Industry News

Construction underway for Australia’s first thermal waste-to-energy facility

Premier of Western Australia Mark McGowan and Federal minister for the environment Melissa Price have marked the commencement of construction of Australia’s first thermal waste-to-energy facility at a sod turning ceremony on the facility’s site at Kwinana.

The Avertas Energy facility will contribute to landfill reduction by processing 400,000 tonnes of waste, equivalent to one quarter of Perth’s post-recycling rubbish. Diverting this waste from landfill will reduce carbon dioxide emissions by more than 400,000 tonnes per year, equivalent to taking 85,000 cars off Perth’s roads.

In addition, Avertas Energy will generate and export 36MW of green electricity to the local grid per year, sufficient to power more than 50,000 households.

“WA is at the forefront of new technologies for the management of waste and the reliable generation of new sources of energy,” McGowan said.

“Pressure on landfill is a concern for communities around the world and WA is taking a leadership position in Australia by embracing new methods and technologies that can sit alongside other strategies for managing waste over the long-term.”

Scheduled to open in 2021, Avertas Energy already has 20-year waste supply agreements in place with Rivers Regional Council and the City of Kwinana, playing a role in supporting those local governments’ waste management strategies.

As the preferred supplier of baseload renewable energy, Avertas Energy will also be supporting the green energy needs of the WA Local Government Association (WALGA) and its members.

“This project means waste that would otherwise go to landfill is converted to energy, reducing carbon dioxide emissions and improving the stability of the grid,” Price said.

“It also avoids more harmful methane emissions that add to our overall greenhouse gas emissions and the Federal government was pleased to support this project with a $23 million grant and up to $90 million in debt finance.”

Although new to Australia, thermal waste-to-energy has a long tack record internationally. Avertas Energy is implementing moving grate technology, which is used in approximately 2,000 facilities globally.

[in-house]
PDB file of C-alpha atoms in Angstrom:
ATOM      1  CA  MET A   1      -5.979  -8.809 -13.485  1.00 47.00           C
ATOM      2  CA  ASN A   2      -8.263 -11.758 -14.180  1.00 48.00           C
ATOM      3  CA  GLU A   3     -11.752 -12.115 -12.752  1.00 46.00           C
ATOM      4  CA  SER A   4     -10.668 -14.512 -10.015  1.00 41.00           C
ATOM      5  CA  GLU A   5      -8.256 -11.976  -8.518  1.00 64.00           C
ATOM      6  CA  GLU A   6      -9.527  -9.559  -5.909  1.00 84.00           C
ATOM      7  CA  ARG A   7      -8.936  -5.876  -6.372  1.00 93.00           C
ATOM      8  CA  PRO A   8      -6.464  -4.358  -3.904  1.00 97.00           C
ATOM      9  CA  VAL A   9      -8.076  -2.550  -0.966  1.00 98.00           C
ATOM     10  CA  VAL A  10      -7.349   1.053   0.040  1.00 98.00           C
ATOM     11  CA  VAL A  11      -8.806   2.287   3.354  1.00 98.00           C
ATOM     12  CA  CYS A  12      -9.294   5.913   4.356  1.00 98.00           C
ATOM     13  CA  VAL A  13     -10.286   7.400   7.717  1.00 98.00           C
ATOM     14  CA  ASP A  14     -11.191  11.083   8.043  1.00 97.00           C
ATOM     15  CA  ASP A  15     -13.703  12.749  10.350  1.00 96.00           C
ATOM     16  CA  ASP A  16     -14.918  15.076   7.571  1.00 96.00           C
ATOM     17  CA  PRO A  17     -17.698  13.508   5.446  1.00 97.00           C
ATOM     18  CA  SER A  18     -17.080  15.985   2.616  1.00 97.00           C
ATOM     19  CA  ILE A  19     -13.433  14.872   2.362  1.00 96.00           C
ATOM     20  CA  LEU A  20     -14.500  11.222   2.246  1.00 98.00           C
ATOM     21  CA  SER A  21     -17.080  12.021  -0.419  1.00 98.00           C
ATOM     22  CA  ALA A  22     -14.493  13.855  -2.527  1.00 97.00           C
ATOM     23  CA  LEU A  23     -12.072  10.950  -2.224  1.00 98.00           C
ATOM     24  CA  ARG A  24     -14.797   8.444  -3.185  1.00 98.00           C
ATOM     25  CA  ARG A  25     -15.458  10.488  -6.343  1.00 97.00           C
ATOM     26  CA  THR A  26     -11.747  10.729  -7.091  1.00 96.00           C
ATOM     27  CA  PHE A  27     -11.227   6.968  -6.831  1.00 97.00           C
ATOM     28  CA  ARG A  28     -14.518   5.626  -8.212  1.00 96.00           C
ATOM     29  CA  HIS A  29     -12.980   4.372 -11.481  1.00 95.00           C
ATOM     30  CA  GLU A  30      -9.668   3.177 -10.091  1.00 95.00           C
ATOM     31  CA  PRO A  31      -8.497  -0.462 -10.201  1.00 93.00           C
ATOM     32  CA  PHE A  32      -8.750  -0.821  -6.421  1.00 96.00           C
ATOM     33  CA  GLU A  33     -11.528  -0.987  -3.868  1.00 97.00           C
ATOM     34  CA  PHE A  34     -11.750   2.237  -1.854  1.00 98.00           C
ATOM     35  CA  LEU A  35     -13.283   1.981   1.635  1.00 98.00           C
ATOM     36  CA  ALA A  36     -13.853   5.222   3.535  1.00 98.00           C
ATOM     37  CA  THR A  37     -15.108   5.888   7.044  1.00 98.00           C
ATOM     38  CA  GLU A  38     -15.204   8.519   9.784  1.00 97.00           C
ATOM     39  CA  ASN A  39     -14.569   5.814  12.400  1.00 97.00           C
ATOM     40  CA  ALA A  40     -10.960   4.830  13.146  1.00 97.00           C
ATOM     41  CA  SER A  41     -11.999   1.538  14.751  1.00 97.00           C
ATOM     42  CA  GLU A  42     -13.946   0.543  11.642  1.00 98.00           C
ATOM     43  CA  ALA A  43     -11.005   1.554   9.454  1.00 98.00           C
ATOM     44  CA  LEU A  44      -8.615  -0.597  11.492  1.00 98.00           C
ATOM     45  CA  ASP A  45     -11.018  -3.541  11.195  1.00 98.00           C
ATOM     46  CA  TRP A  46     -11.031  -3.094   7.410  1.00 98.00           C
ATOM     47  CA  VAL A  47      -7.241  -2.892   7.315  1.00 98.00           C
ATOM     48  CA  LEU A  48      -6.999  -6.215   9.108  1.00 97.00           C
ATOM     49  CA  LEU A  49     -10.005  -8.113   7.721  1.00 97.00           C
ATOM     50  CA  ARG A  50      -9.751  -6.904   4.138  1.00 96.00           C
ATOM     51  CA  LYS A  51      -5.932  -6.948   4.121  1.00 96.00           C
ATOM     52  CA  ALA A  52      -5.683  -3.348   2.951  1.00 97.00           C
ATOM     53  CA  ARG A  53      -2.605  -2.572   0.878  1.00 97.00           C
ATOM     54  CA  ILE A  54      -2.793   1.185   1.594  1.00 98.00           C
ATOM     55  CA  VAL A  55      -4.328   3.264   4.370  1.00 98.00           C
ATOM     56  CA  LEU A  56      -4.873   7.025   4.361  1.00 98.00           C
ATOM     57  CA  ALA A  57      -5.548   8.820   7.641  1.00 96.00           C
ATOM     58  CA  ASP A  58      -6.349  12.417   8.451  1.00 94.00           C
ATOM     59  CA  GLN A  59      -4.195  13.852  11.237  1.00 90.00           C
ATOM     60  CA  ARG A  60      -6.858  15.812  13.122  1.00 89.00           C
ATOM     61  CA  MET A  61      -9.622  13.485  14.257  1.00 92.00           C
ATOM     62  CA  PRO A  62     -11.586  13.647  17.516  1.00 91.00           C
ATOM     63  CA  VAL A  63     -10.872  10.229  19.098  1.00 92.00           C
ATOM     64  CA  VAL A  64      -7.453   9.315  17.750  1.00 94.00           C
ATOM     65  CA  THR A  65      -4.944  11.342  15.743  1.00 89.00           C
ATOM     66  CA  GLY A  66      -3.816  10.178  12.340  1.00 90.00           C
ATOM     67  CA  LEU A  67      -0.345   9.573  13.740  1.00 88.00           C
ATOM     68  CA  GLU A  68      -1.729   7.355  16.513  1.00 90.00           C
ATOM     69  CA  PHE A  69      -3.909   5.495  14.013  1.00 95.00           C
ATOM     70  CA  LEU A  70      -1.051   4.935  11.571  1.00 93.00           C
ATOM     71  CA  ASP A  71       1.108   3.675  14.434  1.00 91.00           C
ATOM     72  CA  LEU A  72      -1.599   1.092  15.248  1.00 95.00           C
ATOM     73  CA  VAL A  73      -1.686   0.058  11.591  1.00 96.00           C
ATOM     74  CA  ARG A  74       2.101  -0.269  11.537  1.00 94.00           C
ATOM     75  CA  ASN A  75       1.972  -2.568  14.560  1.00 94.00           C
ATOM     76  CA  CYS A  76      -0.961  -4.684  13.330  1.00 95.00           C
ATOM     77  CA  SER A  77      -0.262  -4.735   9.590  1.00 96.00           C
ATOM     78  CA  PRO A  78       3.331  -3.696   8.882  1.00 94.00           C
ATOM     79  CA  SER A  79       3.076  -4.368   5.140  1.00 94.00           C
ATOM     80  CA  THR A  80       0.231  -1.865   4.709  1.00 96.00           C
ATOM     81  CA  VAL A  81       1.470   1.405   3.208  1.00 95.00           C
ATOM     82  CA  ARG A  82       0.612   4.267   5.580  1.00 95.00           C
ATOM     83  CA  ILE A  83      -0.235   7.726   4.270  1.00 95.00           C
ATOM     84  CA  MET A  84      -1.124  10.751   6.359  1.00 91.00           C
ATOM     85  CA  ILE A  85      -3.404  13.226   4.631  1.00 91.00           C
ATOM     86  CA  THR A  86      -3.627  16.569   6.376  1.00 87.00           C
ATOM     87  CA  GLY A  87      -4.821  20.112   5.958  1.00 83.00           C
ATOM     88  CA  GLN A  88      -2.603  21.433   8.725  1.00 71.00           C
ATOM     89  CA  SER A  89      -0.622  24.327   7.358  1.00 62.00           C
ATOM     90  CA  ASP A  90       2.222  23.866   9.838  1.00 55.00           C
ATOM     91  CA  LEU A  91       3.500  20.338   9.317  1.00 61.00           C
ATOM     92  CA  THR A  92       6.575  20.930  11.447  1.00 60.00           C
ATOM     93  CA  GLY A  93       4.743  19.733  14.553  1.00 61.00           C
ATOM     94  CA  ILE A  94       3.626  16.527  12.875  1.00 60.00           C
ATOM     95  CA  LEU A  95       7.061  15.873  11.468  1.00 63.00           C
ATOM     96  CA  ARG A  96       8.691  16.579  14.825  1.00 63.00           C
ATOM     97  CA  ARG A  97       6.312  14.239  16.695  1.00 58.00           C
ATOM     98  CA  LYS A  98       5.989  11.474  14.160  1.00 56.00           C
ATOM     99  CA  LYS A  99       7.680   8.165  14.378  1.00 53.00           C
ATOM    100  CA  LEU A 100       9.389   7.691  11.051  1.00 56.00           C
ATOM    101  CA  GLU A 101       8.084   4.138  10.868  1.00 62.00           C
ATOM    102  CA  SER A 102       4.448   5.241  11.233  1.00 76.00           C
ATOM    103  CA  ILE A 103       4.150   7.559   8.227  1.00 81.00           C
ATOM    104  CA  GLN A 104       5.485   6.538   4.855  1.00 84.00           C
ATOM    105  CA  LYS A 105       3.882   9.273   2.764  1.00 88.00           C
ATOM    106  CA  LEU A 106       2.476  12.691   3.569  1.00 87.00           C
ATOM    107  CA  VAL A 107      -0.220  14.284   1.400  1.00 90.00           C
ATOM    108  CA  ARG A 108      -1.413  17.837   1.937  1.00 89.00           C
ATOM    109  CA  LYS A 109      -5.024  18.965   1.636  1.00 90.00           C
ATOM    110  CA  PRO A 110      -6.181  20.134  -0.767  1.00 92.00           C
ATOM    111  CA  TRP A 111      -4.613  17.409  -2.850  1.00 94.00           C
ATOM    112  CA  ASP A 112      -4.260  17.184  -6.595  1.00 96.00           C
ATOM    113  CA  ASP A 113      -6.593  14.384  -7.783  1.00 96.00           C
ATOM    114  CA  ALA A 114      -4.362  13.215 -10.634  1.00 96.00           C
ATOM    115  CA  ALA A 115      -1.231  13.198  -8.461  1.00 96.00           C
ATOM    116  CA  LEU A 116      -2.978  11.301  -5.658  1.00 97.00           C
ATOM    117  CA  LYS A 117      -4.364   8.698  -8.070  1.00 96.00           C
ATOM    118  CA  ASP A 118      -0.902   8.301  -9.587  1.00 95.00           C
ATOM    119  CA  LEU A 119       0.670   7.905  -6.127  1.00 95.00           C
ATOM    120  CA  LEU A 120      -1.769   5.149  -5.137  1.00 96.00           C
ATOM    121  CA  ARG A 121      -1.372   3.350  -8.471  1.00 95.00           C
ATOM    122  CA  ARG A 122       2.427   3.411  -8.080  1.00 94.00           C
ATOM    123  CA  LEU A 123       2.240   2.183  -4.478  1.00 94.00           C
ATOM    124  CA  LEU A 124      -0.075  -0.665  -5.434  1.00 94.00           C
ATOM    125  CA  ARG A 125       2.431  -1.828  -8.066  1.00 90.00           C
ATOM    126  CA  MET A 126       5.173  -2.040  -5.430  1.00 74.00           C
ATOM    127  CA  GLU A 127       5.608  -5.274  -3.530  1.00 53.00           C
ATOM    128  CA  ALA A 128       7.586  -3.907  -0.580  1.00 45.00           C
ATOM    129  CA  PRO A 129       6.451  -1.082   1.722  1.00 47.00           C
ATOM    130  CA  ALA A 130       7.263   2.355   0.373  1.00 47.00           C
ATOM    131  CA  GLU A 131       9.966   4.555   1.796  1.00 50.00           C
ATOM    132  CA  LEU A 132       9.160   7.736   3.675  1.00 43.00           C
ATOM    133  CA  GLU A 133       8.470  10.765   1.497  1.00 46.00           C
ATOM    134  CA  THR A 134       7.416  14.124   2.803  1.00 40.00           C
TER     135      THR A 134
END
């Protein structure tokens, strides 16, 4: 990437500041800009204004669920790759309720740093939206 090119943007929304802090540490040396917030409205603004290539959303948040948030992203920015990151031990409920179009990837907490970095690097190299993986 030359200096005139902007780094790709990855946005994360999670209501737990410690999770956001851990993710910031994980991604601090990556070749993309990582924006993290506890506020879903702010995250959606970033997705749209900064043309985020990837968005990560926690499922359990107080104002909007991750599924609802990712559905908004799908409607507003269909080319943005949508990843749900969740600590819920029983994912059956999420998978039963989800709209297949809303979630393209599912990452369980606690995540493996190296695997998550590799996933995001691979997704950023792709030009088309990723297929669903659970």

“This facility represents a significant opportunity to reduce pressure on landfill capacity and create a new and reliable source of green power,” said Frank Smith, CEO of Avertas Energy.

“We are proud to be supporting WA to achieve its waste management and green energy goals, and we are committed to engaging with local communities throughout construction and once the facility is operating.”

In other countries, waste-to-energy is part of an overall solution for reducing landfill in conjunction with avoiding waste production, recycling and reuse. Waste managed by Avertas Energy will result in recovery of metallic materials that will be recycled and by-products that will be reused as construction materials.

More than 800 jobs will be created over the course of the construction period and more than 60 new full-time positions once the facility is operating. Acciona, which has been appointed to build the facility, has begun engaging with local sub-contractors about opportunities during construction. Post-construction, Veolia Australia and New Zealand will operate and maintain the facility for 25 years.

“We are excited to be building the first thermal waste-to-energy facility in Australia and proud to be continuing our work in WA. We anticipate this project will contribute to the development of specialist skills in the WA construction industry, creating local opportunities for sub-contractors,” said Bede Noonan, managing director at Acciona Geotech.